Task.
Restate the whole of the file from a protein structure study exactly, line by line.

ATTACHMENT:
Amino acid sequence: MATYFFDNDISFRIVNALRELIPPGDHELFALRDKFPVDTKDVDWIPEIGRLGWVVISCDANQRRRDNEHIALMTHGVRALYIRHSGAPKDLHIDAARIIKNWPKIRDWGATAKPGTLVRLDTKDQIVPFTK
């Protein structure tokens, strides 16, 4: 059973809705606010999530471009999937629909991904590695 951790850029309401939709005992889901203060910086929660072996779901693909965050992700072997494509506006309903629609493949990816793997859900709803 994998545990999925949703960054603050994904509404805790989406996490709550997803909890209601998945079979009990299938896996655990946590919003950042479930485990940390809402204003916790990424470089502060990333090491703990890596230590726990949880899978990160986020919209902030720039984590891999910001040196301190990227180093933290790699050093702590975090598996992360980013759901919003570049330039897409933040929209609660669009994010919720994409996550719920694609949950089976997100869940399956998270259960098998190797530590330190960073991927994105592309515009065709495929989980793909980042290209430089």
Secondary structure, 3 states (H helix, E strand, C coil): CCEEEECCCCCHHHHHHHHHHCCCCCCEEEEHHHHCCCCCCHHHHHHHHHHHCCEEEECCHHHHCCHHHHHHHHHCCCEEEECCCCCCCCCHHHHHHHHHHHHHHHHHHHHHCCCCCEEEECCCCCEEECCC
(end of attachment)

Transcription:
Amino acid sequence: MATYFFDNDISFRIVNALRELIPPGDHELFALRDKFPVDTKDVDWIPEIGRLGWVVISCDANQRRRDNEHIALMTHGVRALYIRHSGAPKDLHIDAARIIKNWPKIRDWGATAKPGTLVRLDTKDQIVPFTK
């Protein structure tokens, strides 16, 4: 059973809705606010999530471009999937629909991904590695 951790850029309401939709005992889901203060910086929660072996779901693909965050992700072997494509506006309903629609493949990816793997859900709803 994998545990999925949703960054603050994904509404805790989406996490709550997803909890209601998945079979009990299938896996655990946590919003950042479930485990940390809402204003916790990424470089502060990333090491703990890596230590726990949880899978990160986020919209902030720039984590891999910001040196301190990227180093933290790699050093702590975090598996992360980013759901919003570049330039897409933040929209609660669009994010919720994409996550719920694609949950089976997100869940399956998270259960098998190797530590330190960073991927994105592309515009065709495929989980793909980042290209430089």
Secondary structure, 3 states (H helix, E strand, C coil): CCEEEECCCCCHHHHHHHHHHCCCCCCEEEEHHHHCCCCCCHHHHHHHHHHHCCEEEECCHHHHCCHHHHHHHHHCCCEEEECCCCCCCCCHHHHHHHHHHHHHHHHHHHHHCCCCCEEEECCCCCEEECCC